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Background – Satellites •  In the context of space#ight, a satellite is an object which has been

placed into orbit by human endeavour. Such objects are sometimes called arti!cial satellites to distinguish them from natural satellites such as the Moon.

•  History's !rst arti!cial satellite, the Sputnik 1, was launched by the Soviet Union in 1957. Since then, thousands of satellites have been launched into orbit around the Earth; also some satellites, notably space stations, have been launched in parts and assembled in orbit. Arti!cial satellite originate from more than 50 countries and have used the satellite launching capabilities of ten nations. A few hundred satellites are currently operational, whereas thousands of unused satellites and satellite fragments orbit the Earth as space debris. A few space probes have been placed into orbit around other bodies and become arti!cial satellites to the Moon, Venus, Mars, Jupiter and Saturn.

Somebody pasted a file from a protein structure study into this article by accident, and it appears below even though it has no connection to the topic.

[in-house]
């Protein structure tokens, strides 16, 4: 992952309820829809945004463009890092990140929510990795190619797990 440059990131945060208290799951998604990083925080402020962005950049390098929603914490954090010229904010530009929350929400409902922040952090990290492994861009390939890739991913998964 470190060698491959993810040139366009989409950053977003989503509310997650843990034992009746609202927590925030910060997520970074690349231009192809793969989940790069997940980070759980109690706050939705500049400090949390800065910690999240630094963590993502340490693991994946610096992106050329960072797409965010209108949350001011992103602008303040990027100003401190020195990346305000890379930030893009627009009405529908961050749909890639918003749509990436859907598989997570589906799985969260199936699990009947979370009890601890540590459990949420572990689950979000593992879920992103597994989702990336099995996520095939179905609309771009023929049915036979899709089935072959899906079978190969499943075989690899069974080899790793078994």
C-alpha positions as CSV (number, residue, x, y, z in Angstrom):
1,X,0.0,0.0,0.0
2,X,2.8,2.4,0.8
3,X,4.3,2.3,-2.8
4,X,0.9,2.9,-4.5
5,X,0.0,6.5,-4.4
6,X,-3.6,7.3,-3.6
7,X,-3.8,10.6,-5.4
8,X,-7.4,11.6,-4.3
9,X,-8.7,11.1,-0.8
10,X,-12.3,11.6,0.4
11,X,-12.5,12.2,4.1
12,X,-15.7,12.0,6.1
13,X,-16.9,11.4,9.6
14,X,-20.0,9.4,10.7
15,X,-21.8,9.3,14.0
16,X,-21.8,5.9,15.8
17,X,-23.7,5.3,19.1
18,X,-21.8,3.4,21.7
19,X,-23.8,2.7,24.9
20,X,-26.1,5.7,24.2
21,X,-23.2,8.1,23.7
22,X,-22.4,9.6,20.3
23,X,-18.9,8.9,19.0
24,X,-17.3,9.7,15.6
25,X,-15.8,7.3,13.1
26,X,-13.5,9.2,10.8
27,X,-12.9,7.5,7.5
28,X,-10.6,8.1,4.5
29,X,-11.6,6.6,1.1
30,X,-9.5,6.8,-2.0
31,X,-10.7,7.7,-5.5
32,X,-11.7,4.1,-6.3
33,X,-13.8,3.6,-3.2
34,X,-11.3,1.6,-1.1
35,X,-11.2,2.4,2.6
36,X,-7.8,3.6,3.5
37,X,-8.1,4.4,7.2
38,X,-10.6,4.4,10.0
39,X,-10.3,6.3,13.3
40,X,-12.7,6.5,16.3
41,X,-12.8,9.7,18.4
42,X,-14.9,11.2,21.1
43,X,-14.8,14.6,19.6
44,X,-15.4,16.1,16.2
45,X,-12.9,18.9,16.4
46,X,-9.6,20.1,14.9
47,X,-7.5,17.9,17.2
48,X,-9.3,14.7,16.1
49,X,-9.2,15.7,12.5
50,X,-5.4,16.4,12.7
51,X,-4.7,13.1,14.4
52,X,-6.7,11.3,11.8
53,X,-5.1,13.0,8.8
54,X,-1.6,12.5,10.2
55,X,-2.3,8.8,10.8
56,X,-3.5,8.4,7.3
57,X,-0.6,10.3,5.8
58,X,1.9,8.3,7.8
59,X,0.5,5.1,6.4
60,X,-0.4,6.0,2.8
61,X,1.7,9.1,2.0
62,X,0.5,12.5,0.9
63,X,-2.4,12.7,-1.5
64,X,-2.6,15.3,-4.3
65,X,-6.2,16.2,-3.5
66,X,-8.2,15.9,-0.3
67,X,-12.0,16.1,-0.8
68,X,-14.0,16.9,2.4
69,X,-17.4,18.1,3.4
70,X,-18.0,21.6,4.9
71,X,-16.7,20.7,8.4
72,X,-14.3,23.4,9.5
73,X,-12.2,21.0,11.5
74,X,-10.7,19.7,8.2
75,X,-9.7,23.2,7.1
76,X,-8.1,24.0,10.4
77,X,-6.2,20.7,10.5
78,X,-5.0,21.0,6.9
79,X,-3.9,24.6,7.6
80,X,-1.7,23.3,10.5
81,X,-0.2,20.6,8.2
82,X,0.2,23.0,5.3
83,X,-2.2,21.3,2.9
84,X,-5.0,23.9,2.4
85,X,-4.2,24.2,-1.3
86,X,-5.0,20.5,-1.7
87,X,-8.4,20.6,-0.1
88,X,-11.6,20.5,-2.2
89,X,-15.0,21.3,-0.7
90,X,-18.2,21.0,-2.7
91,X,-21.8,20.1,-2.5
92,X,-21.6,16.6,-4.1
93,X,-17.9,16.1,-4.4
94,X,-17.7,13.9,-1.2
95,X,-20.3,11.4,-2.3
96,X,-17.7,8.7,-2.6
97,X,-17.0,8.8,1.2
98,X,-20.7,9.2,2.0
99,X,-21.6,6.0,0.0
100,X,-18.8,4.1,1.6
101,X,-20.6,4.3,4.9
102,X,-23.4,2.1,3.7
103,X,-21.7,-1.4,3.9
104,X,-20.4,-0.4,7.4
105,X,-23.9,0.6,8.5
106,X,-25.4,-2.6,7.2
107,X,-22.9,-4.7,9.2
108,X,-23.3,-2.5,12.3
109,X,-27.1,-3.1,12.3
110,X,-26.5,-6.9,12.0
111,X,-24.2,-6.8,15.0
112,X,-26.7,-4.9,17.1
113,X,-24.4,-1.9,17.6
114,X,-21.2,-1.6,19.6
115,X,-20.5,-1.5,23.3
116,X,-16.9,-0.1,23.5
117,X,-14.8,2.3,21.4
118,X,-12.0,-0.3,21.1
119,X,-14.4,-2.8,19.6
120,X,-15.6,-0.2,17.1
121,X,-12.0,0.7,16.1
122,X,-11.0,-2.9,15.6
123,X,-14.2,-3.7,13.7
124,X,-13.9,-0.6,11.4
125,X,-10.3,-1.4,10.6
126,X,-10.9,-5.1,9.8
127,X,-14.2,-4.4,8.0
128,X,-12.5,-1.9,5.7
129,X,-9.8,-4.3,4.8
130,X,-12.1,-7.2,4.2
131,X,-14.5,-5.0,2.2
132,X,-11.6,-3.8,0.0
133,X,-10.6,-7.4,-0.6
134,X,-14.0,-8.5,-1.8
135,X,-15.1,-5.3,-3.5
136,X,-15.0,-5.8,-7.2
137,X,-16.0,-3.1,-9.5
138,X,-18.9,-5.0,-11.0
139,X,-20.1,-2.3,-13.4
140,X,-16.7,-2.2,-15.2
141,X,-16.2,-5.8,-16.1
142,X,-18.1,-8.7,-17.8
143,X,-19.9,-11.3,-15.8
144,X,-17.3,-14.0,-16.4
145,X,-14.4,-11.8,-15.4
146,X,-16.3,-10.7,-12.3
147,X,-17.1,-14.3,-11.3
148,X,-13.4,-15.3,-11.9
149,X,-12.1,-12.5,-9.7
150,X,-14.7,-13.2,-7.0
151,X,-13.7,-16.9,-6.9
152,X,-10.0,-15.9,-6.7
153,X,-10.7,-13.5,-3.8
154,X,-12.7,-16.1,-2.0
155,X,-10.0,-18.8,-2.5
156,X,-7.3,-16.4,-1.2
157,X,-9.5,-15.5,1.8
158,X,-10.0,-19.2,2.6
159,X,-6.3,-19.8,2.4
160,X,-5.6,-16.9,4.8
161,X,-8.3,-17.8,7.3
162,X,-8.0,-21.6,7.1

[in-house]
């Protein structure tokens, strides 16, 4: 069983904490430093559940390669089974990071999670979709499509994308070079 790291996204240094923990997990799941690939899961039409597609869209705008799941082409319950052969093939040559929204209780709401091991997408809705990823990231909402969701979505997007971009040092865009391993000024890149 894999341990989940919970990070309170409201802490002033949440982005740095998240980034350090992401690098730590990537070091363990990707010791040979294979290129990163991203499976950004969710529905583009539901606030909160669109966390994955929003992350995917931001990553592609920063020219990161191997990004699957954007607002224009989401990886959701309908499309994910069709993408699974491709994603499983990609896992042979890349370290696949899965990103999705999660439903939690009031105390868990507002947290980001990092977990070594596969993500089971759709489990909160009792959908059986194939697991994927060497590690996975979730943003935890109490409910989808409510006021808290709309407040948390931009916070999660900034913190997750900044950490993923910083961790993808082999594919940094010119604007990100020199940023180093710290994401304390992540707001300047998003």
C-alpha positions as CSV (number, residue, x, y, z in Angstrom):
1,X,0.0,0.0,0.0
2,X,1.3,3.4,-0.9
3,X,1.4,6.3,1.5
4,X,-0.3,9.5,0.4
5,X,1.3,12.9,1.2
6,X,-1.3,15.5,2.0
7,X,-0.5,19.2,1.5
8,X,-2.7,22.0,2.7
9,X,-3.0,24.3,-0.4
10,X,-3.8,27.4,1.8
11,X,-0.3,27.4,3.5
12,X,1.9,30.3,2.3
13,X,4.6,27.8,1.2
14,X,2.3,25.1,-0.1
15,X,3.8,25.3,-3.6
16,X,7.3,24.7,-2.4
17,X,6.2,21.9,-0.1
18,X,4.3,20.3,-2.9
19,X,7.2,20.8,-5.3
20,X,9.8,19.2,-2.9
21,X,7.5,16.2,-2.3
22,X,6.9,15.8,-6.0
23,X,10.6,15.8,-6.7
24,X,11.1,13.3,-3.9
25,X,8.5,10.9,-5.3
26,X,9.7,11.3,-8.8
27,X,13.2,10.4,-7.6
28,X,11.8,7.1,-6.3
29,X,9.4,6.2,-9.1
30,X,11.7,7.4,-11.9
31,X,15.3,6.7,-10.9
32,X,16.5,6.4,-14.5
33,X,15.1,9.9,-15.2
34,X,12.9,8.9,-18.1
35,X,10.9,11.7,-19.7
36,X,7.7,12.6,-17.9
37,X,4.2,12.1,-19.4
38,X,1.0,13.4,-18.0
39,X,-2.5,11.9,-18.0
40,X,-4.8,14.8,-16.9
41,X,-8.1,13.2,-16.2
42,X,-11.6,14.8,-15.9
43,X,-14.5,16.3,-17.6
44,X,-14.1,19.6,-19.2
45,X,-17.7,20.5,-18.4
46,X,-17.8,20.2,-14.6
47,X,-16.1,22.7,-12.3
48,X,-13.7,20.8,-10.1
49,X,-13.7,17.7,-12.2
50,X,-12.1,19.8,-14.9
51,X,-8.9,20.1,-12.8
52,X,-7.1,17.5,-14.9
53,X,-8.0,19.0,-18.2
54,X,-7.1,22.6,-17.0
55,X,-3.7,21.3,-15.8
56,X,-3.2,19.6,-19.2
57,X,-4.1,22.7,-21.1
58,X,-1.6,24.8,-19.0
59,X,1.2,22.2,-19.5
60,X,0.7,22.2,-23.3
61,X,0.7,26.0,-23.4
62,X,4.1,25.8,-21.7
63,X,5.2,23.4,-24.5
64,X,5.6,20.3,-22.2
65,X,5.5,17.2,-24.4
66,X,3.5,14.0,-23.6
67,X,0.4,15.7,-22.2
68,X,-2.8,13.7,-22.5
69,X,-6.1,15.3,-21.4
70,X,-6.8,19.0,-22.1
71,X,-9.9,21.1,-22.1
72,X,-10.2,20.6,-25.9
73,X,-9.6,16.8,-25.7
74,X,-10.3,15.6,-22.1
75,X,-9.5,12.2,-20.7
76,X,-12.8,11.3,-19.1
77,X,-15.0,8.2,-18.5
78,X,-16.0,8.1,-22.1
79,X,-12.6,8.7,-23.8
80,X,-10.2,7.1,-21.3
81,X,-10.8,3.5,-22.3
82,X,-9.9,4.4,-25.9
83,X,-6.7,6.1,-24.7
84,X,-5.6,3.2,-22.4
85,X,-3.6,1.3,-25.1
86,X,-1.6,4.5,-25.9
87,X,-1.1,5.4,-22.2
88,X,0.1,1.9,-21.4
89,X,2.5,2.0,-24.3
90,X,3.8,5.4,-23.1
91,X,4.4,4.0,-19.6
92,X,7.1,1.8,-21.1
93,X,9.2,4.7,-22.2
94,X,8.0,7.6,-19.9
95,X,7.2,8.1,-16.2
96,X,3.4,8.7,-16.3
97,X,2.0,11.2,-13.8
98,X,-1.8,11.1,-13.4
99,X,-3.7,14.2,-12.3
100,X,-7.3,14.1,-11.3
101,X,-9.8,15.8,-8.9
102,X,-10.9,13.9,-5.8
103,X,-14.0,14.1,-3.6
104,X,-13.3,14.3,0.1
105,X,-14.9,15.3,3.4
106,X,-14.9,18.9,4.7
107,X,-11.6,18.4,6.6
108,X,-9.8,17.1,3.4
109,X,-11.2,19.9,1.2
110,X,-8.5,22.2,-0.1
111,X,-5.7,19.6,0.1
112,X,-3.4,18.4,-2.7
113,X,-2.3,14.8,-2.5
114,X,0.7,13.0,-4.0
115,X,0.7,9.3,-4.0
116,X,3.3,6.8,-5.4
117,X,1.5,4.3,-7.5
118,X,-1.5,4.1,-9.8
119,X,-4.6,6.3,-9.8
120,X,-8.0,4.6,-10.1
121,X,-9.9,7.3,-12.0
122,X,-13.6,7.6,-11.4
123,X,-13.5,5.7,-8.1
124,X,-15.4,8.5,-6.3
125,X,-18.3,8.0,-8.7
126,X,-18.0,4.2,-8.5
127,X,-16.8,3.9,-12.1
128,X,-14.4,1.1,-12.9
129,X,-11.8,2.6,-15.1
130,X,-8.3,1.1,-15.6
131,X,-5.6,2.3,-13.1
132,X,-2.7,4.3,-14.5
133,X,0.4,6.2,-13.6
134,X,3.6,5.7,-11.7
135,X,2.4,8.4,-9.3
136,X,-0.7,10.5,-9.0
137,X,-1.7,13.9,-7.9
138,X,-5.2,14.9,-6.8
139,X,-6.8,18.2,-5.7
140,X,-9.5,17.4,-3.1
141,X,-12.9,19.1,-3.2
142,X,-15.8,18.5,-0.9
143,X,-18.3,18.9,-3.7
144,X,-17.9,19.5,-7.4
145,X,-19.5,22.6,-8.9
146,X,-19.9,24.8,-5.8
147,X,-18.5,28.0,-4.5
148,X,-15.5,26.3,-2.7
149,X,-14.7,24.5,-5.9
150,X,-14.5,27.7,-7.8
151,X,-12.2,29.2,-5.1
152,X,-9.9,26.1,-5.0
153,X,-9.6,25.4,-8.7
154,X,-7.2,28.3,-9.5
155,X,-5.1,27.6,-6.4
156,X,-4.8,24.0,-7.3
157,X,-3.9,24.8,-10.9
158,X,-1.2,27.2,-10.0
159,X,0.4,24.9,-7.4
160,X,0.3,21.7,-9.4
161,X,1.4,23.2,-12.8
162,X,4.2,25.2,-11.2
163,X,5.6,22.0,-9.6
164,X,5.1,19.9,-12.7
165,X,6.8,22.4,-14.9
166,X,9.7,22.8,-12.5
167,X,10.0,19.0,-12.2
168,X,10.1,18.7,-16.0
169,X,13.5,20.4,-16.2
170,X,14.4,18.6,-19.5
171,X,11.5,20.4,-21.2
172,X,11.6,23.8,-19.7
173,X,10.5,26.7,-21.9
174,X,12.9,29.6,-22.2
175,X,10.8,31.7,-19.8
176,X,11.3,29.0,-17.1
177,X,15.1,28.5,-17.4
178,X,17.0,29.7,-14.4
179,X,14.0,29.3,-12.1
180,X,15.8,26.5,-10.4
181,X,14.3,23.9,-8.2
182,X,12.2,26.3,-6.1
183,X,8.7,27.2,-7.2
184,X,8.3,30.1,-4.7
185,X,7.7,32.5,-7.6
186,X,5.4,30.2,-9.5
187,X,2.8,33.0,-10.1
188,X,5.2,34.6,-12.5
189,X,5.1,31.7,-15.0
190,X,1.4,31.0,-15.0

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Background – Satellites •  Satellites are used for a large number of purposes. Common types

include military and civilian Earth observation satellites, communications satellites, navigation satellites, weather satellites, and research satellites. Space stations and human spacecraft in orbit are also satellites. Satellite orbits vary greatly, depending on the purpose of the satellite, and are classi!ed in a number of ways. Well-known (overlapping) classes include low Earth orbit, polar orbit, and geostationary orbit.

•  Satellites are usually semi-independent computer-controlled systems. Satellite subsystems attend many tasks, such as power generation, thermal control, telemetry, attitude control and orbit control.